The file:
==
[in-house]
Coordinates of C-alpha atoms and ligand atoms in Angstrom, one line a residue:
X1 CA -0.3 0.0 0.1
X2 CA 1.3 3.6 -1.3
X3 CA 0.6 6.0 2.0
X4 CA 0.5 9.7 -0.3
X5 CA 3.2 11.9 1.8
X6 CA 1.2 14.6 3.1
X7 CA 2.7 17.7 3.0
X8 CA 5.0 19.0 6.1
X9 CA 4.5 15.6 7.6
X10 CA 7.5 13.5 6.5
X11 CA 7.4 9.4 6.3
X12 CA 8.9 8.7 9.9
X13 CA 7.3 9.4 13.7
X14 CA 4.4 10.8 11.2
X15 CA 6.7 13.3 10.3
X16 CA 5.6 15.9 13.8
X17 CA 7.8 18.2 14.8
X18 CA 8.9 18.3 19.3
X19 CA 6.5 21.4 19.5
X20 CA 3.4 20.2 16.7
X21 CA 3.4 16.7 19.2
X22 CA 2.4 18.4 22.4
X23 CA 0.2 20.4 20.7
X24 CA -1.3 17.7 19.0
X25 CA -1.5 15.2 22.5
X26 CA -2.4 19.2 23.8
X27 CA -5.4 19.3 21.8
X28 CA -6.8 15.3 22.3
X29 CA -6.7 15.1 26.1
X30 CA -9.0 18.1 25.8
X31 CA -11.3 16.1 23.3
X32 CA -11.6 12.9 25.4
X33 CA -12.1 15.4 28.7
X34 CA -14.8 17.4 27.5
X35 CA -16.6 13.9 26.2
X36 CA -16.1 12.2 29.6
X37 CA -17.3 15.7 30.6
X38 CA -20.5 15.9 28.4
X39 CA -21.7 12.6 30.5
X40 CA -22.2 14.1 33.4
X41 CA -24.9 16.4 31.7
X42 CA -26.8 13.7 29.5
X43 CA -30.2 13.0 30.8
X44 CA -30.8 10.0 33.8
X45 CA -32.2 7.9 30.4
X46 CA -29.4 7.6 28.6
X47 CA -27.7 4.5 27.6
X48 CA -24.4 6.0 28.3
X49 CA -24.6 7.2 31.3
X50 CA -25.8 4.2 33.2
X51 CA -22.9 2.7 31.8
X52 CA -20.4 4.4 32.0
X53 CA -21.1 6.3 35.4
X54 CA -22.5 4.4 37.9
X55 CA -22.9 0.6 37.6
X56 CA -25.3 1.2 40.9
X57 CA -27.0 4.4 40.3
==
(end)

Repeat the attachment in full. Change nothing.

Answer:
[in-house]
Coordinates of C-alpha atoms and ligand atoms in Angstrom, one line a residue:
X1 CA -0.3 0.0 0.1
X2 CA 1.3 3.6 -1.3
X3 CA 0.6 6.0 2.0
X4 CA 0.5 9.7 -0.3
X5 CA 3.2 11.9 1.8
X6 CA 1.2 14.6 3.1
X7 CA 2.7 17.7 3.0
X8 CA 5.0 19.0 6.1
X9 CA 4.5 15.6 7.6
X10 CA 7.5 13.5 6.5
X11 CA 7.4 9.4 6.3
X12 CA 8.9 8.7 9.9
X13 CA 7.3 9.4 13.7
X14 CA 4.4 10.8 11.2
X15 CA 6.7 13.3 10.3
X16 CA 5.6 15.9 13.8
X17 CA 7.8 18.2 14.8
X18 CA 8.9 18.3 19.3
X19 CA 6.5 21.4 19.5
X20 CA 3.4 20.2 16.7
X21 CA 3.4 16.7 19.2
X22 CA 2.4 18.4 22.4
X23 CA 0.2 20.4 20.7
X24 CA -1.3 17.7 19.0
X25 CA -1.5 15.2 22.5
X26 CA -2.4 19.2 23.8
X27 CA -5.4 19.3 21.8
X28 CA -6.8 15.3 22.3
X29 CA -6.7 15.1 26.1
X30 CA -9.0 18.1 25.8
X31 CA -11.3 16.1 23.3
X32 CA -11.6 12.9 25.4
X33 CA -12.1 15.4 28.7
X34 CA -14.8 17.4 27.5
X35 CA -16.6 13.9 26.2
X36 CA -16.1 12.2 29.6
X37 CA -17.3 15.7 30.6
X38 CA -20.5 15.9 28.4
X39 CA -21.7 12.6 30.5
X40 CA -22.2 14.1 33.4
X41 CA -24.9 16.4 31.7
X42 CA -26.8 13.7 29.5
X43 CA -30.2 13.0 30.8
X44 CA -30.8 10.0 33.8
X45 CA -32.2 7.9 30.4
X46 CA -29.4 7.6 28.6
X47 CA -27.7 4.5 27.6
X48 CA -24.4 6.0 28.3
X49 CA -24.6 7.2 31.3
X50 CA -25.8 4.2 33.2
X51 CA -22.9 2.7 31.8
X52 CA -20.4 4.4 32.0
X53 CA -21.1 6.3 35.4
X54 CA -22.5 4.4 37.9
X55 CA -22.9 0.6 37.6
X56 CA -25.3 1.2 40.9
X57 CA -27.0 4.4 40.3